Keir Starmer was supported in his leadership bid by many MPs and organisations on the hard-right of the Labour Party. Their support was at least partially based on the idea that he can be pressured to return the Labour Party to New Labour-type neoliberal policies.
However, Starmer could not have won the clear, indeed overwhelming, victory he did by getting only right-wing votes. He was undoubtedly supported by many who backed Jeremy Corbyn. He won their support in part by pledging to stick to a lot of the policies that the left won Labour to after 2015.
In his leadership campaign he made ten policy pledges.
Starmer’s pledges are surely inadequate even from a social democratic viewpoint, but they do represent continuity with Corbyn’s policy programme.
He talks of higher taxes on the richest 5% and corporations. He promises to abolish Universal Credit, end the benefit sanctions regime and abolish tuition fees.
Interestingly for those who peg him as a Blairite, he does talk of “no more illegal wars” and a “Prevention of Military Intervention Act.” He talks of the “common ownership” of rail, mail, energy and water and ending the outsourcing in the NHS, local government and justice system.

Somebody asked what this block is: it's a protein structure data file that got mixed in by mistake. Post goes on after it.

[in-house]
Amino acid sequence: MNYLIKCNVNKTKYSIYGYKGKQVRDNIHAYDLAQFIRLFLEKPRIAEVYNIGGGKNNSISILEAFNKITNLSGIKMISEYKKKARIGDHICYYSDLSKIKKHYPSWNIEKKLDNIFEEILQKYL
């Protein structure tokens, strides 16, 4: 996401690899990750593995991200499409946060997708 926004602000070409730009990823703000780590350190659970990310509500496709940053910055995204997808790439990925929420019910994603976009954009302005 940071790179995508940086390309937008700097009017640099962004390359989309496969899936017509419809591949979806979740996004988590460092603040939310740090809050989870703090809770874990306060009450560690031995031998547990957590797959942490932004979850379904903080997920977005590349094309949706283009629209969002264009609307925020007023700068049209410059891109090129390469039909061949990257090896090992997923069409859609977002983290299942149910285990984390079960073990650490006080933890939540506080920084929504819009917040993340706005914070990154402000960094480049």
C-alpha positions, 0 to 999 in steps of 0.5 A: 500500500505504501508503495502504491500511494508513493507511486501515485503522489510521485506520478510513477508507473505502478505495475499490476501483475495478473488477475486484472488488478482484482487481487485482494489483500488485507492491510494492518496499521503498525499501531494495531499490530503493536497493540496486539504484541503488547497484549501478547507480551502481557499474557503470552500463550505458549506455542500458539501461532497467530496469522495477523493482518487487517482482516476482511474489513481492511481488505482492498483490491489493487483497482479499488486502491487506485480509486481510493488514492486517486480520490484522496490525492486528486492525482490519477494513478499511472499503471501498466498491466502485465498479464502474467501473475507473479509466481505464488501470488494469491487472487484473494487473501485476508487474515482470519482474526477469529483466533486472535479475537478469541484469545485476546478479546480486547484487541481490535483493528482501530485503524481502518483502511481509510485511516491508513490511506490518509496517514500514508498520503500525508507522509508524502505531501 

He talks about defending the free movement of EU nationals after Brexit and closing detention centres.
The use of “common ownership” rather then public ownership suggests he is looking at models that fall short of the democratic public ownership with workers having a say that Corbyn and McDonnell sometimes talked about. His talk of ending outsourcing excludes obvious areas like education, the DWP and the civil service.
He talks about a Green New Deal but doesn’t really give much detail on what he thinks this means. He talks about repealing the 2016 Trade Union Act but not the other anti-union laws. (And so on…)
Whatever it means, Starmer’s victory does not mean the membership has moved to the right on policy. Polling of Labour members on the eve of his election suggests strong support for policies that go significantly beyond his pledges.
I would say there are two conclusions for those who want a genuinely radical Labour government:
Firstly, we need to hold Starmer to the left-wing commitments he made during the leadership campaign, through initiatives like this.
Secondly, to do this effectively, we need to get serious about fighting for Labour Party democracy and, above all, a sovereign conference which decides the party’s policy and direction. That is the mechanism through which we can hold the leadership to left policies and get the party fighting for them. That should be a central focus in the months ahead.
If we had fought for and won this principle under Corbyn, we’d be better off now – but we need to recommit ourselves to rallying the left for this fight.
• Cross-posted with thanks from The Clarion